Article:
In terms of portrait work, I'm not sure which I would prefer - for a head and shoulders, probably the DA40, but for a fullbody, probably the FA50 - the 1.7 aperture would come in useful at further distances for shallower DoF.

Both of their bokeh wide open is quite nice, but do note that the FA50 will produce hexagonal, not circular bokeh, from around F2 onwards. Not as bad as the M50/1.7, but still noticeable, whereas the DA40 is almost always circular.

I don't know how the AF with the K-5 is first-hand, but in terms of focusing, I've always found my DA40 to be my trusty lens - it has next to never failed me in focusing quickly and accurately. The FA50 might take some tweaking to correct any back/front focusing (which is understandable given the very small DoF at 1.7), but it also is slightly slower/hesitant to lock focus. This is on the K-x though; from the way things sound, it seems like the K-5 will lock focus quickly on either of them regardless.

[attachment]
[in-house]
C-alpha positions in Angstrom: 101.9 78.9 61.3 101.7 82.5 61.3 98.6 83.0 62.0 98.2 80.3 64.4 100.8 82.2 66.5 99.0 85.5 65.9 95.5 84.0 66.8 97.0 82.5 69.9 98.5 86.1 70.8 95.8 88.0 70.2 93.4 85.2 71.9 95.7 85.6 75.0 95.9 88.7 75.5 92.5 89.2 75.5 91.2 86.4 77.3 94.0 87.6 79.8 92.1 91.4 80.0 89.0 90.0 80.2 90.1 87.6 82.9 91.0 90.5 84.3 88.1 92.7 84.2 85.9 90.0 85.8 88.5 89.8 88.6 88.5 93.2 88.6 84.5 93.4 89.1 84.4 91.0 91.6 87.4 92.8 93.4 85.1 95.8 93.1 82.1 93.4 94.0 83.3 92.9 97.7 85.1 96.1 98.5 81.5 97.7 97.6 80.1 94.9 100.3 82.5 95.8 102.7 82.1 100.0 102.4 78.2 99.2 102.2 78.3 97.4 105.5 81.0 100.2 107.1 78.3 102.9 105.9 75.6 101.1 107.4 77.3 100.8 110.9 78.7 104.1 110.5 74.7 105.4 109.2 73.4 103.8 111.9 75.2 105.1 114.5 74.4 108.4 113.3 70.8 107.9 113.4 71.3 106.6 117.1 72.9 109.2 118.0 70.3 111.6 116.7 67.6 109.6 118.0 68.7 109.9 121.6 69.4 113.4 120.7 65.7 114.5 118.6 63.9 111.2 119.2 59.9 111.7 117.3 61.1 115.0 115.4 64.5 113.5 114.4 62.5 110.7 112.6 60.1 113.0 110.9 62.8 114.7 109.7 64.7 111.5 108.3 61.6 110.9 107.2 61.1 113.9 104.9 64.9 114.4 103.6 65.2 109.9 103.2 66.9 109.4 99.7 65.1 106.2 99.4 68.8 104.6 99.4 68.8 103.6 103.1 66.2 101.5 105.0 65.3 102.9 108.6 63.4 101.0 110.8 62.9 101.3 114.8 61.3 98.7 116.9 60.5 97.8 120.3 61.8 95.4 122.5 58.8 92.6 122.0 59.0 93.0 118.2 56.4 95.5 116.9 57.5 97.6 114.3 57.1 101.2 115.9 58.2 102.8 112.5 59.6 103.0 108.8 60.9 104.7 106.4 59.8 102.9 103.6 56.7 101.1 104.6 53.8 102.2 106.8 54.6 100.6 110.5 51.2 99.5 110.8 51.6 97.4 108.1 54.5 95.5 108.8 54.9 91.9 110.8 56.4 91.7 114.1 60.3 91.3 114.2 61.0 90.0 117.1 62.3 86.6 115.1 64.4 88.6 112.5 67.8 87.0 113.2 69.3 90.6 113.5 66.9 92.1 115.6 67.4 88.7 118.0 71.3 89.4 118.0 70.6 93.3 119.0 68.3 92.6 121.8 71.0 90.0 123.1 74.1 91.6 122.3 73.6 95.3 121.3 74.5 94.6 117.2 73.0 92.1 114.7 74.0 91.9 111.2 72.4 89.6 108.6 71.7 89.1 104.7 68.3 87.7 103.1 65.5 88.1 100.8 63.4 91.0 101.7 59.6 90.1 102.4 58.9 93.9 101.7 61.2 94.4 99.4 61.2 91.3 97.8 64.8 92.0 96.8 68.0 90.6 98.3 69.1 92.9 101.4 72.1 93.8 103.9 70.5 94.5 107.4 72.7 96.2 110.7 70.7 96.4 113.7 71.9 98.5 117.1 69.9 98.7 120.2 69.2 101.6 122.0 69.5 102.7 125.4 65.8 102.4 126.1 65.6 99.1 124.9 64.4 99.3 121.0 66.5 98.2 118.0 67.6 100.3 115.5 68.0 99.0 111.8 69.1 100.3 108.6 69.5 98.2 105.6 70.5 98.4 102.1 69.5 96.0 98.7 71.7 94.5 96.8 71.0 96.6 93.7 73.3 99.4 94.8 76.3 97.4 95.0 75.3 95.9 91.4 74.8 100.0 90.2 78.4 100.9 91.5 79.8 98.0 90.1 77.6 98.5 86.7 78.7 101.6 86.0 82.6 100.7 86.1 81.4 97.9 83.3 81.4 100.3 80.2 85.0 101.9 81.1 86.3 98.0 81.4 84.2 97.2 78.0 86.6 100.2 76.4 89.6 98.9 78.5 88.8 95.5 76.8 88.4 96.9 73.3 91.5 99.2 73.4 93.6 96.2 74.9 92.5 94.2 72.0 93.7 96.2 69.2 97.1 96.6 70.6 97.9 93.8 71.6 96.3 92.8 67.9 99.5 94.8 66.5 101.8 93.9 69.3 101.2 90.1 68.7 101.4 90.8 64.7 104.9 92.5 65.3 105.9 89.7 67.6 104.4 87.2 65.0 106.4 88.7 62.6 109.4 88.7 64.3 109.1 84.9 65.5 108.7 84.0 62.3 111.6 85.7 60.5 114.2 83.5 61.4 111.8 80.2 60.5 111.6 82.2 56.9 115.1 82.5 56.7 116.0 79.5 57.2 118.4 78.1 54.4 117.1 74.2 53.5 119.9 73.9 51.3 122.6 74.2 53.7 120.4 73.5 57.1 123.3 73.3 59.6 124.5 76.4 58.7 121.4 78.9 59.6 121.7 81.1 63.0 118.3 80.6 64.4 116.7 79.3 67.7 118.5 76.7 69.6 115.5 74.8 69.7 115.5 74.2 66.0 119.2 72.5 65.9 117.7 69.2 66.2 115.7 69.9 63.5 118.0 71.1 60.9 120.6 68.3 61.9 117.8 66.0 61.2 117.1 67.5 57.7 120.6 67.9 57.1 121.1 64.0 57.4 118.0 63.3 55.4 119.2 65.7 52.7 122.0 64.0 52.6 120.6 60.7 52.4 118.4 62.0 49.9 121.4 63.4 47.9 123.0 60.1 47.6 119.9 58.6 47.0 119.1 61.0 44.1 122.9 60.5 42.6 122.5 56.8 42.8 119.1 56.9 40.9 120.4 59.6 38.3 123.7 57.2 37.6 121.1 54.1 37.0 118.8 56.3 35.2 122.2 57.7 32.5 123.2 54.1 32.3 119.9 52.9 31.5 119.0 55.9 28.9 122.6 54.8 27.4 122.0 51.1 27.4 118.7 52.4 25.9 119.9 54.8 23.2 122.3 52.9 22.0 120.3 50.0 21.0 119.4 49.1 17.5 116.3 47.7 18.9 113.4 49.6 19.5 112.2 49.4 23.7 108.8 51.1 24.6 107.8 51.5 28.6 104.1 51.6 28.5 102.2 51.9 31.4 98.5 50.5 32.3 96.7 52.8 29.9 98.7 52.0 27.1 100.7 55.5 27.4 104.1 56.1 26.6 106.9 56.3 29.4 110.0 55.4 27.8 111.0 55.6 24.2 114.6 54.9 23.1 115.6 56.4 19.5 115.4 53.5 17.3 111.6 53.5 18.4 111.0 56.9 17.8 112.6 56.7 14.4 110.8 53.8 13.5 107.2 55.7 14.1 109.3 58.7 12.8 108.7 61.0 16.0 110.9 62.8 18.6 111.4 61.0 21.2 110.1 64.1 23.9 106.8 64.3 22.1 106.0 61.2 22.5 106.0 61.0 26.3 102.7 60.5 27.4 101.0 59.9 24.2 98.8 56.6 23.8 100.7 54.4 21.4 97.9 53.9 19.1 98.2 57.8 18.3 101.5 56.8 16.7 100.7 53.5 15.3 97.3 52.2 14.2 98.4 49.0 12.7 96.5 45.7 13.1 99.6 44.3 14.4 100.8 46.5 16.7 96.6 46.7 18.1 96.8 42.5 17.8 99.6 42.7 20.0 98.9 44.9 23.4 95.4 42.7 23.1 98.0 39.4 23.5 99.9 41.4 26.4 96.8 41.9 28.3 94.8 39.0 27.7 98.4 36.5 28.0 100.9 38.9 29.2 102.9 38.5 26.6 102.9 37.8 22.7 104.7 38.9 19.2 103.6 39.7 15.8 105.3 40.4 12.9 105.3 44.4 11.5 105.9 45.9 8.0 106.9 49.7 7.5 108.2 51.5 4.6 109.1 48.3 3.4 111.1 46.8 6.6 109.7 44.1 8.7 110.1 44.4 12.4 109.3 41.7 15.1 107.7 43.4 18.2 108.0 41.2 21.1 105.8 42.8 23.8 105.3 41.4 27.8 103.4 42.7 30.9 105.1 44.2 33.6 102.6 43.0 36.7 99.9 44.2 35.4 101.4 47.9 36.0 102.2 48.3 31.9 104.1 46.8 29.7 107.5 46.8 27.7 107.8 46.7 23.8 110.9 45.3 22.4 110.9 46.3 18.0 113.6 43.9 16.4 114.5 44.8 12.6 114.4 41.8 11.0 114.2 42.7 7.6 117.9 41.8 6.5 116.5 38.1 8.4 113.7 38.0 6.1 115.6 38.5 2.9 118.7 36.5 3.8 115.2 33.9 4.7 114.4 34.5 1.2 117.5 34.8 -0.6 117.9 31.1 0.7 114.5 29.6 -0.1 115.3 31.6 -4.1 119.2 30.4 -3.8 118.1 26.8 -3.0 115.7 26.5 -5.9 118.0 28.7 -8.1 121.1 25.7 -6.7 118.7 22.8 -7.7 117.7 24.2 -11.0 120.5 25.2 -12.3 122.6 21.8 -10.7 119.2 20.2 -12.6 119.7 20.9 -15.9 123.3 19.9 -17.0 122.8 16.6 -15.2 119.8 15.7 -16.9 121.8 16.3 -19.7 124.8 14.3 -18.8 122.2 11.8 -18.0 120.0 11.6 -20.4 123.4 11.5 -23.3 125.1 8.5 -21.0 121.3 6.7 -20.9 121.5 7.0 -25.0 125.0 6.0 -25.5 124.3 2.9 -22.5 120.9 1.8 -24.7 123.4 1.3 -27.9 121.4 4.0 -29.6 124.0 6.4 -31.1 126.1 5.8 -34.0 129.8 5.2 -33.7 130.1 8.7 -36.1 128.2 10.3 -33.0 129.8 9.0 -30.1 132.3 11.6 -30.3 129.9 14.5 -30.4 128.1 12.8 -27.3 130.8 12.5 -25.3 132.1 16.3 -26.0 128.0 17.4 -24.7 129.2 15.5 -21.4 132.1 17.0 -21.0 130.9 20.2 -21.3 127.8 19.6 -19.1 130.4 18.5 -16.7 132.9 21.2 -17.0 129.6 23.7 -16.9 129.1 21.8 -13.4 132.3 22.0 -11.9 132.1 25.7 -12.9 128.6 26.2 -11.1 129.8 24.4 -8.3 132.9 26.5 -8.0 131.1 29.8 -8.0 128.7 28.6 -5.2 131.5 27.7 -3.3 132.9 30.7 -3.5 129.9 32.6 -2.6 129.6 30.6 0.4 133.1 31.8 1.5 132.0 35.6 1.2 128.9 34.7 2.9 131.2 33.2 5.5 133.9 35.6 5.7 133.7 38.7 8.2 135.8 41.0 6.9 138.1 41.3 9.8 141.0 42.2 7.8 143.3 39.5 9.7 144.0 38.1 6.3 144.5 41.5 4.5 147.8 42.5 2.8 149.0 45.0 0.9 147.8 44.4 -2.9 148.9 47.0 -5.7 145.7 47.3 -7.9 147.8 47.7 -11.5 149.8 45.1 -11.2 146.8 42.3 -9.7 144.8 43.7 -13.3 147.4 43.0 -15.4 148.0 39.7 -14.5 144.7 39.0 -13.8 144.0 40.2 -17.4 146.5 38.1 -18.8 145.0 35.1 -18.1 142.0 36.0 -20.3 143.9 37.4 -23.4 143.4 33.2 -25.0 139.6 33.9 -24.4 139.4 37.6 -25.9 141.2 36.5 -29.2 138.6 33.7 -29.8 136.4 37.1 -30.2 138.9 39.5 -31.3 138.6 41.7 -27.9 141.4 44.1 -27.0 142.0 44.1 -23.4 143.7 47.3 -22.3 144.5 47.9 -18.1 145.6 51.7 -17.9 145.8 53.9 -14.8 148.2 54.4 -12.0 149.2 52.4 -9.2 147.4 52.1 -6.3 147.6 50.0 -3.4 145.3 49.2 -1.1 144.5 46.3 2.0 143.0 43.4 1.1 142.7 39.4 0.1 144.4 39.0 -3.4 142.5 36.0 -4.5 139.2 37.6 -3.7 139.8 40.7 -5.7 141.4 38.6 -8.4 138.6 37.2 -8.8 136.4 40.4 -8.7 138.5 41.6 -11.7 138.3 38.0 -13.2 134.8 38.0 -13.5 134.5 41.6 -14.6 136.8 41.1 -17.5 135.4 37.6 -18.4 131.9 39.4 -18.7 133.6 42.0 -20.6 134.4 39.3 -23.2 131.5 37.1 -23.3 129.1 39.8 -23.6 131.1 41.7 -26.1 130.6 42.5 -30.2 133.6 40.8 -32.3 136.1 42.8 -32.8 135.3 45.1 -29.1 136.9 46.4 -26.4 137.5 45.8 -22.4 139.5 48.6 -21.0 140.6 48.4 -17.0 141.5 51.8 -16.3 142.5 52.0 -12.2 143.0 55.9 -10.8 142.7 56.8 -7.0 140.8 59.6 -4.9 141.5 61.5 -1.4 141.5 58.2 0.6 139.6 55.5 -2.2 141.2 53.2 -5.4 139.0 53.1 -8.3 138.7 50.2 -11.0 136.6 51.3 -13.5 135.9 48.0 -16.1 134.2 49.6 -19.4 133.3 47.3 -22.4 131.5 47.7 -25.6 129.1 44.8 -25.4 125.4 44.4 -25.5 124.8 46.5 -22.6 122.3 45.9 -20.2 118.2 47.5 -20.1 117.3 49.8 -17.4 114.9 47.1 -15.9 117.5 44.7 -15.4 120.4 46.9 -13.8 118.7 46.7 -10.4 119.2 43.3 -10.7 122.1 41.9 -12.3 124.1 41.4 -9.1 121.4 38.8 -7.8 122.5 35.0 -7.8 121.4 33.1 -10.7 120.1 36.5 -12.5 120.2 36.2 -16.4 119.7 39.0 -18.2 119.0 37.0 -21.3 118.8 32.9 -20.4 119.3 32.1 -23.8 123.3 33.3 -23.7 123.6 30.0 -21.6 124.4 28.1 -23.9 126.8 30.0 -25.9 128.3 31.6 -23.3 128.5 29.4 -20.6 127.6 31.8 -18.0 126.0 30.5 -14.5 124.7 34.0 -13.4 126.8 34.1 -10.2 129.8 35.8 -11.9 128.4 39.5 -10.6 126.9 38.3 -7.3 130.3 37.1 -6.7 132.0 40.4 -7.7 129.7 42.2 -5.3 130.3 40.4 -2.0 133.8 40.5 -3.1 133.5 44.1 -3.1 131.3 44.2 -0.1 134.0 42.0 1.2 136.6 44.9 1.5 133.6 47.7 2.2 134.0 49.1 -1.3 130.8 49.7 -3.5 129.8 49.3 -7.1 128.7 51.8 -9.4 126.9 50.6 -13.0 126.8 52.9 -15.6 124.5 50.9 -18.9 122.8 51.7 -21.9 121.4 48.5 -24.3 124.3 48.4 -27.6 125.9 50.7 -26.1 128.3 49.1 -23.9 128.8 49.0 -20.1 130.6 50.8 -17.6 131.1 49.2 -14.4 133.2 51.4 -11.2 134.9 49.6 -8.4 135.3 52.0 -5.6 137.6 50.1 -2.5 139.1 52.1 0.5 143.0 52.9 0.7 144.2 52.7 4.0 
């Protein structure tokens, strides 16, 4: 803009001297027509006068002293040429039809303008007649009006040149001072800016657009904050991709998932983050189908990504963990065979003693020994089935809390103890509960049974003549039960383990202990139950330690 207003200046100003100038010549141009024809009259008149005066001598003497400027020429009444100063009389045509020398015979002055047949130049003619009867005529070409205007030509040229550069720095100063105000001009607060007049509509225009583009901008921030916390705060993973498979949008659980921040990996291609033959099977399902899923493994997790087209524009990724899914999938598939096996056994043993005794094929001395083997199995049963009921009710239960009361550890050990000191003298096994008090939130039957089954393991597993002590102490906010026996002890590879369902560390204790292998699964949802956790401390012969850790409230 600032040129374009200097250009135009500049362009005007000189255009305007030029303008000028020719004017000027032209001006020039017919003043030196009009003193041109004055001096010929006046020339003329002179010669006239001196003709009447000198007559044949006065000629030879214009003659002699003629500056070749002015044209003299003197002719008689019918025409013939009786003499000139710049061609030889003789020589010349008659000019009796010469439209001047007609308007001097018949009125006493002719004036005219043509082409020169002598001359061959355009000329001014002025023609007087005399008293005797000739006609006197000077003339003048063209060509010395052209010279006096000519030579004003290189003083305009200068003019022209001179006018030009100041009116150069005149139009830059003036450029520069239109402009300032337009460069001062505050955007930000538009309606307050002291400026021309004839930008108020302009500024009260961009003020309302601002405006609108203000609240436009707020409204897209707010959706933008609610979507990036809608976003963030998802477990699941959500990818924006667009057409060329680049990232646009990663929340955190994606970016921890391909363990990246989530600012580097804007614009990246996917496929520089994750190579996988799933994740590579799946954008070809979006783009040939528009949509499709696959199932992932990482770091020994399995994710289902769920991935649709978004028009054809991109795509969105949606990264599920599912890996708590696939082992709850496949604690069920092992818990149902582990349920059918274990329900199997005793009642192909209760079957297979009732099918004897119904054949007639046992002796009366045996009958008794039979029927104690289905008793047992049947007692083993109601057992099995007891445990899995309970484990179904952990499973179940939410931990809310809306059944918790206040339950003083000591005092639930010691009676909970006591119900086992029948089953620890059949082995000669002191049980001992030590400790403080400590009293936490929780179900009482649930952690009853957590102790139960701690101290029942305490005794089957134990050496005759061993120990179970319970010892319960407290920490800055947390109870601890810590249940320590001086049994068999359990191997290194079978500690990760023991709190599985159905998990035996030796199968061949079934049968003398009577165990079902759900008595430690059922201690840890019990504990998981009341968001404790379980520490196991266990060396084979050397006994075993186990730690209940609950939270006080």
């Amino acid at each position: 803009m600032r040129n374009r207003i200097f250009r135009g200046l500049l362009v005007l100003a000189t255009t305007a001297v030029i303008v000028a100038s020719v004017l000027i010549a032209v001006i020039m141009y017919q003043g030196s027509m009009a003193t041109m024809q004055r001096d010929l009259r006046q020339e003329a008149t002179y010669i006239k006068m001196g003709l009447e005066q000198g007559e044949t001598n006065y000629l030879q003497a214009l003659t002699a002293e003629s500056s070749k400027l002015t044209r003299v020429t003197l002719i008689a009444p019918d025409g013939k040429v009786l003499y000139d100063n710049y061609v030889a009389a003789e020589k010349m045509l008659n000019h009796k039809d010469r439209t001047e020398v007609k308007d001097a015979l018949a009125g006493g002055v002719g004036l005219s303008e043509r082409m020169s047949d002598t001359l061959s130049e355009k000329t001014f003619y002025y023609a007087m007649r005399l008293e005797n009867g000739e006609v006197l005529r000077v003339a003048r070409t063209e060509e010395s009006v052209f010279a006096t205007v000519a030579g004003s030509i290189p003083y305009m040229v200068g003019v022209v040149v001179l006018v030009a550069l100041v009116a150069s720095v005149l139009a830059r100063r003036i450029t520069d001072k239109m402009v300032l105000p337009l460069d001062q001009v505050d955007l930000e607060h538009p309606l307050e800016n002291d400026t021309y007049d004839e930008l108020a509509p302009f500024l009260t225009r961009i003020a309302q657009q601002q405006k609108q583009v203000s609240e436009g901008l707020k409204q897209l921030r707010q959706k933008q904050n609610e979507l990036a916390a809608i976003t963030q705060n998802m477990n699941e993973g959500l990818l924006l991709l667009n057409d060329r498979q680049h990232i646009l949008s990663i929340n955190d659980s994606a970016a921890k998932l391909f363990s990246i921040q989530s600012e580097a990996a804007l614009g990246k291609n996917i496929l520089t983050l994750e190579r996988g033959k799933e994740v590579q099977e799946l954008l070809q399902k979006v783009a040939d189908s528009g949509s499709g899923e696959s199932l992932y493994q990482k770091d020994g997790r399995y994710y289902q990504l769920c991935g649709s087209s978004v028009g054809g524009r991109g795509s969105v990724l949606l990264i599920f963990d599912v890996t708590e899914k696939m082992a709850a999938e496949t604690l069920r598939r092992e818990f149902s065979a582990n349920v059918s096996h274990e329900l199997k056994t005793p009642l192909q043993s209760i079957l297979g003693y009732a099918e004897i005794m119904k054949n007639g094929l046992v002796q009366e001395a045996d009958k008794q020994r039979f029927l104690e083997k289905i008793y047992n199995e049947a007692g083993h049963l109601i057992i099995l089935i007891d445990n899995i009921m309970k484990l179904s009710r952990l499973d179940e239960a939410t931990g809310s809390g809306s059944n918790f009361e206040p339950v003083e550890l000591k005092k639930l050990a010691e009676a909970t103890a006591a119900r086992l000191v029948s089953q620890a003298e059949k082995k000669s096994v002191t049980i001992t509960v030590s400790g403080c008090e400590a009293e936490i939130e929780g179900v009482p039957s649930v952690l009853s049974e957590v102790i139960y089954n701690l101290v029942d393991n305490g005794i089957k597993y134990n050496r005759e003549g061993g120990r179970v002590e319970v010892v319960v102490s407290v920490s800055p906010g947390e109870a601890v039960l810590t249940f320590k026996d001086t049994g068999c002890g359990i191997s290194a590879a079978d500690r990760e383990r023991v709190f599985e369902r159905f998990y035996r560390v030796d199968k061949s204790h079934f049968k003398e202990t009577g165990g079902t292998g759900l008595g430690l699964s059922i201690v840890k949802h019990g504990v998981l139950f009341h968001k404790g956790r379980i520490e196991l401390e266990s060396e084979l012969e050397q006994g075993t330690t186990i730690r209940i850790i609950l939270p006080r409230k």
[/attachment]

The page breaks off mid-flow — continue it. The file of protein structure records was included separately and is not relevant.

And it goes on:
Either way, though, you can't really go wrong. I personally like to pack the DA40 on my camera instead though, because I sometimes find the FA50's length a bit restricting (though this is just because I've recently had to use my camera in rather tight quarters. In a controlled environment this would be a moot point.)

Most importantly though, the DA40 looks cooler.


EDIT: forgot to mention, the FA50 is much, much more flare-prone than the DA40. It's not horrible, but if you're ever doing anything outdoors, make sure to throw a hood on it, if you do go for that.

Last edited by jaieger; 11-16-2010 at 10:51 PM.